Inspired by a little-known picture book from the pen of Bethany Tudor, this is a diary, of sorts, where I document some of my thoughts, activities, and ideas as I explore the challenges met by the characters in the story: hard work, the care and nurture of others, housekeeping skills, life changes, charity, community, and cooperation, among others. Like Samuel and Samantha, the ducks in the tale, I struggle and succeed, cope and celebrate, work and play, handling the tasks that come my way. I invite you to join me on my journey.

Wednesday, April 30, 2008

The Perfect Coffee Press

Two years ago, for Christmas, I gave my husband a Starbucks coffee press, which he has used in fits and starts ever since. He likes it well enough, but the wire mesh filter at the bottom of the press, even though he purchases the correct grind of coffee, still allows a few grounds through now and again. Actually, a little more often than now and again, but he solves this problem by cutting and using a size 4 filter (the kind used in drip coffeemakers) in conjunction with the wire mesh filter to catch the stray grounds. He seemed content with this solution, but it is somewhat more time consuming than a drip coffeemaker. Because his mornings are pretty tight on time, King Richard has, of late, entertained the notion of replacing his coffee press with a new coffeemaker. The primary requirement for this new appliance: it cannot burn the coffee.

Now, I gave up my daily dose of coffee (try twenty-two cups per day) almost seventeen years ago when I was pregnant with my daughter. Occasionally, I will take a sip of my husband’s brew but, these days (generally speaking), I am a confirmed tea drinker. So, when he said he wanted a coffeemaker that wouldn’t burn his coffee, I thought he meant he didn’t want a coffeemaker that would make more coffee than he could drink in one sitting, a coffeemaker that would leave the additional coffee sit in a carafe on a hot plate and bake all day. Even that kind of confused me because I figured he could just turn off the coffeemaker as soon as the coffee was finished brewing and put the extra coffee in a thermos or something. No, and this demonstrates how far removed I am from my coffee-drinking days, he wanted a coffeemaker that didn’t have a hot plate under the carafe because the extra heat transferred while the coffee dripped into the container was too much additional heating. That, apparently, is when the coffee begins to burn and lose its flavor. (???)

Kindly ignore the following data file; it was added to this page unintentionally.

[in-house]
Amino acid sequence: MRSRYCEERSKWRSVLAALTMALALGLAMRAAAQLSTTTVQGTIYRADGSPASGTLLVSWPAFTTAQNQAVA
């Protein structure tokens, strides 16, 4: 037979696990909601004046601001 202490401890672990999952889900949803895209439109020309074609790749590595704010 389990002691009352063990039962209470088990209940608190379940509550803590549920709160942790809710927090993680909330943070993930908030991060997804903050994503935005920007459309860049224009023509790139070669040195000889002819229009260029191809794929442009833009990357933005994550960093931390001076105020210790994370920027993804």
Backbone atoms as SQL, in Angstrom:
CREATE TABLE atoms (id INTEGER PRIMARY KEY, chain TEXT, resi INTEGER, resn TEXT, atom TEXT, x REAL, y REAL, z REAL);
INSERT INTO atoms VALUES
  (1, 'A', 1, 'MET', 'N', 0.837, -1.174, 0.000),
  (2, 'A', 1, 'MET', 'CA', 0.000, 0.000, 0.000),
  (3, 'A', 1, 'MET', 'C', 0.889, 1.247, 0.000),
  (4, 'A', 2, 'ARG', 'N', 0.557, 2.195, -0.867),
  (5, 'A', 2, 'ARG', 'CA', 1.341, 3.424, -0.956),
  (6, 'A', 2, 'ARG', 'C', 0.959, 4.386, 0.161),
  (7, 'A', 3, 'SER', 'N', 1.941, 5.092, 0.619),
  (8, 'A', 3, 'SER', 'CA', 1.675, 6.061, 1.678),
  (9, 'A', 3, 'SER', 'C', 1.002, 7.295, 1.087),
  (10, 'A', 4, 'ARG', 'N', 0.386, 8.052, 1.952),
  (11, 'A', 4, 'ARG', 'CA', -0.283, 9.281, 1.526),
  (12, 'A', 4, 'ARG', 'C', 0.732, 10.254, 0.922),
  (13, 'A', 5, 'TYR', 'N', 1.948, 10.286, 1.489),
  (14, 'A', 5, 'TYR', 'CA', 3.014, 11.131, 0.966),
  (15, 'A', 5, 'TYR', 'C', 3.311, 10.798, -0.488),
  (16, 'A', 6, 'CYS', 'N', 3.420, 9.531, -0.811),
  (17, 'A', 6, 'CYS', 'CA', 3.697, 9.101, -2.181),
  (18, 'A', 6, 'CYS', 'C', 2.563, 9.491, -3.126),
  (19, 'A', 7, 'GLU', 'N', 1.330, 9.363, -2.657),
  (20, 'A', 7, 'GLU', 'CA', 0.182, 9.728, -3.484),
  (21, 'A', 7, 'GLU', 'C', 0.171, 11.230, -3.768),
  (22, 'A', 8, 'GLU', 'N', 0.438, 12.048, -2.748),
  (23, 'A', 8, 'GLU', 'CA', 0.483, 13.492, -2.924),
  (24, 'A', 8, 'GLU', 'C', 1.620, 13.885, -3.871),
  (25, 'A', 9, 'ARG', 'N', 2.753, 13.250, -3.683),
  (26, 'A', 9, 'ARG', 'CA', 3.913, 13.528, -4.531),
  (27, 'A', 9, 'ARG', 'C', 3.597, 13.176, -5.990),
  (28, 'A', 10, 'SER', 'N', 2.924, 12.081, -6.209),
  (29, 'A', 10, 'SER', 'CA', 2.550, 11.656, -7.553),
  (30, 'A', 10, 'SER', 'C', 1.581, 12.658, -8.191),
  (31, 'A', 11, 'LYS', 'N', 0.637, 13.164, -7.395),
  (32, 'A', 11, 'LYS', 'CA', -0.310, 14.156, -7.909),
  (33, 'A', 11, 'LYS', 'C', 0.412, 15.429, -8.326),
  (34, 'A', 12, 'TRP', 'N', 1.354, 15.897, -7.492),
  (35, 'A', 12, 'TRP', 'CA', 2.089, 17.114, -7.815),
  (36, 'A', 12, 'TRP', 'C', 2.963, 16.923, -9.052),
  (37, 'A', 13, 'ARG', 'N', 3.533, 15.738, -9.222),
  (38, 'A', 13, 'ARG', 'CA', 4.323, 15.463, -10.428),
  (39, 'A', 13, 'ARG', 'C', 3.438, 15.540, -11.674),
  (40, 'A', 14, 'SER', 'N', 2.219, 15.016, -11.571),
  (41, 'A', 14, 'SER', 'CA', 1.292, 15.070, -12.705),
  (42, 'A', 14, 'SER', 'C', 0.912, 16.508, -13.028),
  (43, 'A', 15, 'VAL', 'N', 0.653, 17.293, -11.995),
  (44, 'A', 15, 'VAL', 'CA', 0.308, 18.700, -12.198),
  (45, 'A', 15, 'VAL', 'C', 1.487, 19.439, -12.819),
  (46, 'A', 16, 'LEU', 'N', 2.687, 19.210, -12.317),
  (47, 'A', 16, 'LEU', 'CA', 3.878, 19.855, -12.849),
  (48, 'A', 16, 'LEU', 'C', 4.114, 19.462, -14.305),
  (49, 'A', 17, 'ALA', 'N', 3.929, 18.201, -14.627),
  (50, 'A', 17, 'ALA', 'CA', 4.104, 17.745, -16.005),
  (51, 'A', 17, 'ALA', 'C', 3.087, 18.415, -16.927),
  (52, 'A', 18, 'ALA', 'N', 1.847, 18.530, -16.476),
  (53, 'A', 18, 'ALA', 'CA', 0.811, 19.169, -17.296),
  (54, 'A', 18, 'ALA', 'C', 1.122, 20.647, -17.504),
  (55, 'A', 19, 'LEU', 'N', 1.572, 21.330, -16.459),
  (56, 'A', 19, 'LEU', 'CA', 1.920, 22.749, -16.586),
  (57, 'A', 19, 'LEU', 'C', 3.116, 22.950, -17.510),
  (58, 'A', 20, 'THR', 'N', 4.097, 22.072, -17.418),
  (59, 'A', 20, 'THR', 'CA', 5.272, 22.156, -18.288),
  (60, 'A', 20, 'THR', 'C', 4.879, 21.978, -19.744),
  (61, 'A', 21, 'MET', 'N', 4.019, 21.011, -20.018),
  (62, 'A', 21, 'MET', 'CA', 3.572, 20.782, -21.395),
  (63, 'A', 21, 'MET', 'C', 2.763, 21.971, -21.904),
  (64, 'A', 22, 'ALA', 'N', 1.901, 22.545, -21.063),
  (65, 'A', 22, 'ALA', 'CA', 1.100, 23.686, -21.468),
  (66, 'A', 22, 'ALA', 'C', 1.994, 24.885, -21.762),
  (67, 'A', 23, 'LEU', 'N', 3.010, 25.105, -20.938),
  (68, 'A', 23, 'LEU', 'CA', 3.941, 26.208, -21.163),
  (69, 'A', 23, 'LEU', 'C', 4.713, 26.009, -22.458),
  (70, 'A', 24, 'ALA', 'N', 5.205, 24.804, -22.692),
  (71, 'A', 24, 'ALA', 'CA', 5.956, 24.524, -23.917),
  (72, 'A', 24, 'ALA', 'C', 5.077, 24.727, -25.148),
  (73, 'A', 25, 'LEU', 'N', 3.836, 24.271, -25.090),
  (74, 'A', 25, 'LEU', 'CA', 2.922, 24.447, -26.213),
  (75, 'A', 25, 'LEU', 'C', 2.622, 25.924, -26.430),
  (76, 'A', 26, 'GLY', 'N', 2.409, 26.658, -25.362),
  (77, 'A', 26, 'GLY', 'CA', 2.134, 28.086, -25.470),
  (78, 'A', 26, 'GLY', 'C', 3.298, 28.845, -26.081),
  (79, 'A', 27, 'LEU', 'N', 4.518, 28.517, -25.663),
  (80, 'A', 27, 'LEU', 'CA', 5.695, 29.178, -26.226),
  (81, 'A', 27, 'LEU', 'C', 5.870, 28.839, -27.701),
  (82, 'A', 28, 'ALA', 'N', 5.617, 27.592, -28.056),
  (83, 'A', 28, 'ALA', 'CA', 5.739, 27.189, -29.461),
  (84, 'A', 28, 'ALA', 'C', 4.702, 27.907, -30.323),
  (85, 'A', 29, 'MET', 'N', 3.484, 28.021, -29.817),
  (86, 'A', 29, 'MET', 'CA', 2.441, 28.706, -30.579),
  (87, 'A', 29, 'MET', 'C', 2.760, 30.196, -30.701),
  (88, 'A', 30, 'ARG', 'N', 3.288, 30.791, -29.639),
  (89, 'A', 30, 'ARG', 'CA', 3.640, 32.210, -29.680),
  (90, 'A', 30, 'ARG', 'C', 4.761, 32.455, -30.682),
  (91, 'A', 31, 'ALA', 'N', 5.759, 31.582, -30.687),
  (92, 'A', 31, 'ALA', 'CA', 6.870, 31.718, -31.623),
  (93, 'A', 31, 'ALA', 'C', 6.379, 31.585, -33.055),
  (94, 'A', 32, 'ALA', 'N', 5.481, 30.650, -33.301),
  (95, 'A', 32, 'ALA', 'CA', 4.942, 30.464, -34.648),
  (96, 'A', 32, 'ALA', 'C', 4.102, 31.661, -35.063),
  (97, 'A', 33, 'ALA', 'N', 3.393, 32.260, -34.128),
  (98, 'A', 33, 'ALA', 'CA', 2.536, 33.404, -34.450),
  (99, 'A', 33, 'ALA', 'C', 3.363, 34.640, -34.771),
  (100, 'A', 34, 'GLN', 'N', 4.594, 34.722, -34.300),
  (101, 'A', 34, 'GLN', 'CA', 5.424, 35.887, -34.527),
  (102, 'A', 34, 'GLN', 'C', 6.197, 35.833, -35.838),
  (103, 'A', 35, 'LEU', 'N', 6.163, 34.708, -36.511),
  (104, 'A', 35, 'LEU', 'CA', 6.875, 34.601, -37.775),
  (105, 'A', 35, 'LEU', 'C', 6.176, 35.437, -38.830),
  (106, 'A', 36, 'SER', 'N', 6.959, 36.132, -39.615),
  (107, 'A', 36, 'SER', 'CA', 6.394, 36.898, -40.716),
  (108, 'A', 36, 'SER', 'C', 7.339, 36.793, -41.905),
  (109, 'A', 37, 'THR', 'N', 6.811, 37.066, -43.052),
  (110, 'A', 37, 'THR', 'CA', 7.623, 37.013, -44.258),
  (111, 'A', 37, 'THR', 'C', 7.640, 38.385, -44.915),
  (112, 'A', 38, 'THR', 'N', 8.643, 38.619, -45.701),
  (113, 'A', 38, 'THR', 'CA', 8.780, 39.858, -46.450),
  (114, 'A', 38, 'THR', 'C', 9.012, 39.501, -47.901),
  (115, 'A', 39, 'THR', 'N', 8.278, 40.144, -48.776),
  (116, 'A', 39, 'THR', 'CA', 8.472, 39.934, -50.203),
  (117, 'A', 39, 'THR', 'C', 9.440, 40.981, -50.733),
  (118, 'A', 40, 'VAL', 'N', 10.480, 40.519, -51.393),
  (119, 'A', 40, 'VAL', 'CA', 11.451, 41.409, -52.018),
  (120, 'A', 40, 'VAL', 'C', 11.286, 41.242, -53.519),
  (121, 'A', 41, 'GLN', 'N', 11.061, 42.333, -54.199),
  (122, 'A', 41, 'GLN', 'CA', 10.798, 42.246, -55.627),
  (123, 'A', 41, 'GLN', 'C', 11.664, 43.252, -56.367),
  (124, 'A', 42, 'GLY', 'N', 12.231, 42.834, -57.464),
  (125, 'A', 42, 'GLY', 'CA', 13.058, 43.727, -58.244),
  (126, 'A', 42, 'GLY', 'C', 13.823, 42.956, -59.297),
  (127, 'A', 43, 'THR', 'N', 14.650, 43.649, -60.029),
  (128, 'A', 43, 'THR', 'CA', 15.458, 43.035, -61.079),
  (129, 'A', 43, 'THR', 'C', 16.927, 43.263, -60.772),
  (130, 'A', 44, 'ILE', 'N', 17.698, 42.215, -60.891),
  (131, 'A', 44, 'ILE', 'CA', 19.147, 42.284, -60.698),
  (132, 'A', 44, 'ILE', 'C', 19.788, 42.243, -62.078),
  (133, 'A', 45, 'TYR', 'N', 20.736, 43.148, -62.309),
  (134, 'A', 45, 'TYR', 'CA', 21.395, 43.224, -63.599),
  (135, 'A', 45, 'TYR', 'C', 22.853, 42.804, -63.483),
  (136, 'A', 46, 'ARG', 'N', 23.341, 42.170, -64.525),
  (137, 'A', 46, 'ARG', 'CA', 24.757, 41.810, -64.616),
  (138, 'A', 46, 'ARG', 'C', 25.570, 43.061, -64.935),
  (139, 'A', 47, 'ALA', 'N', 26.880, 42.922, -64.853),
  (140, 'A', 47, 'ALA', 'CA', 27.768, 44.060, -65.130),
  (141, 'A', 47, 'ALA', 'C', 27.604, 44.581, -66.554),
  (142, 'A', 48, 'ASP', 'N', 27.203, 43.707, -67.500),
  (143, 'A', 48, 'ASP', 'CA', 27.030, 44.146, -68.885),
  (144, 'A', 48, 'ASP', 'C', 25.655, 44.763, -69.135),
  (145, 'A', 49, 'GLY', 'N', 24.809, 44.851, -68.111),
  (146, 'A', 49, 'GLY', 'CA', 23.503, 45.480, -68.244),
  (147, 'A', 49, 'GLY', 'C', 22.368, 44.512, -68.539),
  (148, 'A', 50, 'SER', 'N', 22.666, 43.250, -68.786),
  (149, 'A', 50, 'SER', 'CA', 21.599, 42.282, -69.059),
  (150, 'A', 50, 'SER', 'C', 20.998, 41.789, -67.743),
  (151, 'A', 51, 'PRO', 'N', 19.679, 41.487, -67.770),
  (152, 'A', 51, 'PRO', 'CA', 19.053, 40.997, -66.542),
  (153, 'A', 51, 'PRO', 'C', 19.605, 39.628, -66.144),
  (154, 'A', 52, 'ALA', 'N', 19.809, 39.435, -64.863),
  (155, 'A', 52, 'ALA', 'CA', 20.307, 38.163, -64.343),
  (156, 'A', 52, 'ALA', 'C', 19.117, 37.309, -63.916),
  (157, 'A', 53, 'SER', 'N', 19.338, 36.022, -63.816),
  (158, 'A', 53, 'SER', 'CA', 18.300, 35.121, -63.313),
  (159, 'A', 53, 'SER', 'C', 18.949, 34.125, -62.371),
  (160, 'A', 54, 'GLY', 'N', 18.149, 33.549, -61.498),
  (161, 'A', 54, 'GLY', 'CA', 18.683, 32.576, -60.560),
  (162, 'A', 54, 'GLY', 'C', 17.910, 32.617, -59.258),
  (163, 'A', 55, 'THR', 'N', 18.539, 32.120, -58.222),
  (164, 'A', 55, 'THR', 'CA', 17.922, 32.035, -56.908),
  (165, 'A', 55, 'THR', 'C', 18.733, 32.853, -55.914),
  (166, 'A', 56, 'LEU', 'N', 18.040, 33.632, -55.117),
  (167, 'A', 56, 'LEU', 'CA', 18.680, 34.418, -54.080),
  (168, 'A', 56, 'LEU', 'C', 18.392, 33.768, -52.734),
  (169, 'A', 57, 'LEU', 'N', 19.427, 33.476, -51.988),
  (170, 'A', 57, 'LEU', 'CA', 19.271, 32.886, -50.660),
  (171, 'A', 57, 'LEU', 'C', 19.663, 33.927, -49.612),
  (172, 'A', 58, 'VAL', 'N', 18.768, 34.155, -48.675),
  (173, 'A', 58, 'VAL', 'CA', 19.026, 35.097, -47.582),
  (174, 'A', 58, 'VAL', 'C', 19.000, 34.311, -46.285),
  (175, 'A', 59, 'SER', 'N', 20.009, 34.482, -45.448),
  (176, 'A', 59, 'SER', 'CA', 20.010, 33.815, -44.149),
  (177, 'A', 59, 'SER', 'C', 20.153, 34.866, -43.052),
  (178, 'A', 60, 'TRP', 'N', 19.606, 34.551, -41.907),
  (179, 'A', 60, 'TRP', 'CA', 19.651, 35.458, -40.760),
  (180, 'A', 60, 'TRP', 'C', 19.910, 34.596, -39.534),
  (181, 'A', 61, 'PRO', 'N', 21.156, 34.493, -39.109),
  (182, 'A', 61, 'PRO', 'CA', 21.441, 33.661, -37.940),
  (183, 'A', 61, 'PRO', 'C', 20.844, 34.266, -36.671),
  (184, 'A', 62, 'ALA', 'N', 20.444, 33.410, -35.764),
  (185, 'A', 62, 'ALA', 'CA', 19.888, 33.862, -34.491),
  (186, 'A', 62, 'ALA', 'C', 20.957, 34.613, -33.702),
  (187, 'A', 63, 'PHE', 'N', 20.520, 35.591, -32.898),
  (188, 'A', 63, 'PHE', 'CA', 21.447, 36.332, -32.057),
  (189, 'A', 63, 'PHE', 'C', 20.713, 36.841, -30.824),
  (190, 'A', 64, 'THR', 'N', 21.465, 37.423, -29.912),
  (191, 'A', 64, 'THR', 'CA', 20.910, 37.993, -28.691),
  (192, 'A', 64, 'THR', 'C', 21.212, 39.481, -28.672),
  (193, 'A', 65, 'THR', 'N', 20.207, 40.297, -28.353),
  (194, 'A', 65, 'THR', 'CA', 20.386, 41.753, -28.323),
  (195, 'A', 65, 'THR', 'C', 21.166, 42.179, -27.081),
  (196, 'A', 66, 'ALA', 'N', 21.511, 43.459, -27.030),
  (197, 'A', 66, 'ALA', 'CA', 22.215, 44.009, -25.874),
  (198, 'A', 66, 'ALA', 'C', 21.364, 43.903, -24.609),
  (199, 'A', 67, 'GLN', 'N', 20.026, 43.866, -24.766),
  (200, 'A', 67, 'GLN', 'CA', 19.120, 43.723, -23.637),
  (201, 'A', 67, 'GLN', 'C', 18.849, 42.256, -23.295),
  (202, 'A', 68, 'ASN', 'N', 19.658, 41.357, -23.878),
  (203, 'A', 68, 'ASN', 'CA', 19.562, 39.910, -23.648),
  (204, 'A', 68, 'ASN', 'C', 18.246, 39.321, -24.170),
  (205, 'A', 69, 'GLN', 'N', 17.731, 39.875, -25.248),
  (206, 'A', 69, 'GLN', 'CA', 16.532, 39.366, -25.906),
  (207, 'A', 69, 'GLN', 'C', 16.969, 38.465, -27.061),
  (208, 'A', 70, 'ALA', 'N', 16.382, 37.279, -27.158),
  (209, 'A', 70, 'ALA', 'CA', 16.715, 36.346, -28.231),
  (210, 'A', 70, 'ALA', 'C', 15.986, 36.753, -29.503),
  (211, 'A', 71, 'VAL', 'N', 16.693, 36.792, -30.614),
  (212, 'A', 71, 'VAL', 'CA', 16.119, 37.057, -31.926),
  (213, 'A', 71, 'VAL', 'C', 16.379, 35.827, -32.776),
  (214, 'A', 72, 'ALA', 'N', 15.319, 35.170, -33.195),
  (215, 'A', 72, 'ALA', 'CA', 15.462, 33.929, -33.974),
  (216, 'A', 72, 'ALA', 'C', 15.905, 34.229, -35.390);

My initial reaction to this statement, I must confess, was somewhere along the lines of:

“You have got to be kidding.”

Followed closely by:

“Are you nuts?”

Ok, call me insensitive, but I thought he was carrying this “burnt coffee” idea a little too far. I just shook my head and wandered around the Gray Goose Cookery store looking at fondue pots and food samples while he examined all the coffeemakers, coffee pots, and coffee presses the owner had in stock. Eventually (and not a moment too soon for my daughter), King Richard came away with this: the Aerobie® Aeropress™ Coffee Press for ~$30.00.

And how does he like his newfound gadget? I believe his exact words were “This is awesome! I can finally duplicate that cup of coffee I had in Hong Kong twenty-five years ago.”

Now all he needs to do is find the perfect tool bag and all our problems will be solved. :-) Anybody need a Starbucks coffee press? I have an extra one hanging around my kitchen.

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